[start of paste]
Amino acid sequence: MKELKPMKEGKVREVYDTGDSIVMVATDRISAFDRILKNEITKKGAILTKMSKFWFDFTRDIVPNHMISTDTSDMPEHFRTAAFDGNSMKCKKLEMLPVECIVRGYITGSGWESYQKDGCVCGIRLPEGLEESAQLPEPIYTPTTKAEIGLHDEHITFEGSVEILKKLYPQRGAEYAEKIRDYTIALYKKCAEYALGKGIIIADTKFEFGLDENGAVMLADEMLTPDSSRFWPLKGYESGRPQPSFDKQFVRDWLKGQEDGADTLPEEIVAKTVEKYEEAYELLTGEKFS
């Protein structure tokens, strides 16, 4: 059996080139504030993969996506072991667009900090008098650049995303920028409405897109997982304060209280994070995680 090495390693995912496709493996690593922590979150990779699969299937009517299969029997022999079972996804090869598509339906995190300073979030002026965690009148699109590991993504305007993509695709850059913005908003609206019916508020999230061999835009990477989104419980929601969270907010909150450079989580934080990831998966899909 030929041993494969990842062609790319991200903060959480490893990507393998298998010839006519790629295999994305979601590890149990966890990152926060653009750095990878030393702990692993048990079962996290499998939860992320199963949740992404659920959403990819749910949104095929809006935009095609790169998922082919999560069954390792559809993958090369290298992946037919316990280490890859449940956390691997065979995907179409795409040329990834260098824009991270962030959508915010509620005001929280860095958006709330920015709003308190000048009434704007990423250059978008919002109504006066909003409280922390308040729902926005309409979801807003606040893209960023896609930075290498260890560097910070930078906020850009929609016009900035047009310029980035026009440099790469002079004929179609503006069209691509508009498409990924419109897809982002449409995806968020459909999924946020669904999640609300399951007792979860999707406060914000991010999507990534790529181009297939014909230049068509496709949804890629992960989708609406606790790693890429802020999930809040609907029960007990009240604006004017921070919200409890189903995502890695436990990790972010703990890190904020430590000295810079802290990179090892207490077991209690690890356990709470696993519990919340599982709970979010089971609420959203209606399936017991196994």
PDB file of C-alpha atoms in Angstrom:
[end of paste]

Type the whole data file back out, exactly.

Amino acid sequence: MKELKPMKEGKVREVYDTGDSIVMVATDRISAFDRILKNEITKKGAILTKMSKFWFDFTRDIVPNHMISTDTSDMPEHFRTAAFDGNSMKCKKLEMLPVECIVRGYITGSGWESYQKDGCVCGIRLPEGLEESAQLPEPIYTPTTKAEIGLHDEHITFEGSVEILKKLYPQRGAEYAEKIRDYTIALYKKCAEYALGKGIIIADTKFEFGLDENGAVMLADEMLTPDSSRFWPLKGYESGRPQPSFDKQFVRDWLKGQEDGADTLPEEIVAKTVEKYEEAYELLTGEKFS
């Protein structure tokens, strides 16, 4: 059996080139504030993969996506072991667009900090008098650049995303920028409405897109997982304060209280994070995680 090495390693995912496709493996690593922590979150990779699969299937009517299969029997022999079972996804090869598509339906995190300073979030002026965690009148699109590991993504305007993509695709850059913005908003609206019916508020999230061999835009990477989104419980929601969270907010909150450079989580934080990831998966899909 030929041993494969990842062609790319991200903060959480490893990507393998298998010839006519790629295999994305979601590890149990966890990152926060653009750095990878030393702990692993048990079962996290499998939860992320199963949740992404659920959403990819749910949104095929809006935009095609790169998922082919999560069954390792559809993958090369290298992946037919316990280490890859449940956390691997065979995907179409795409040329990834260098824009991270962030959508915010509620005001929280860095958006709330920015709003308190000048009434704007990423250059978008919002109504006066909003409280922390308040729902926005309409979801807003606040893209960023896609930075290498260890560097910070930078906020850009929609016009900035047009310029980035026009440099790469002079004929179609503006069209691509508009498409990924419109897809982002449409995806968020459909999924946020669904999640609300399951007792979860999707406060914000991010999507990534790529181009297939014909230049068509496709949804890629992960989708609406606790790693890429802020999930809040609907029960007990009240604006004017921070919200409890189903995502890695436990990790972010703990890190904020430590000295810079802290990179090892207490077991209690690890356990709470696993519990919340599982709970979010089971609420959203209606399936017991196994």
PDB file of C-alpha atoms in Angstrom: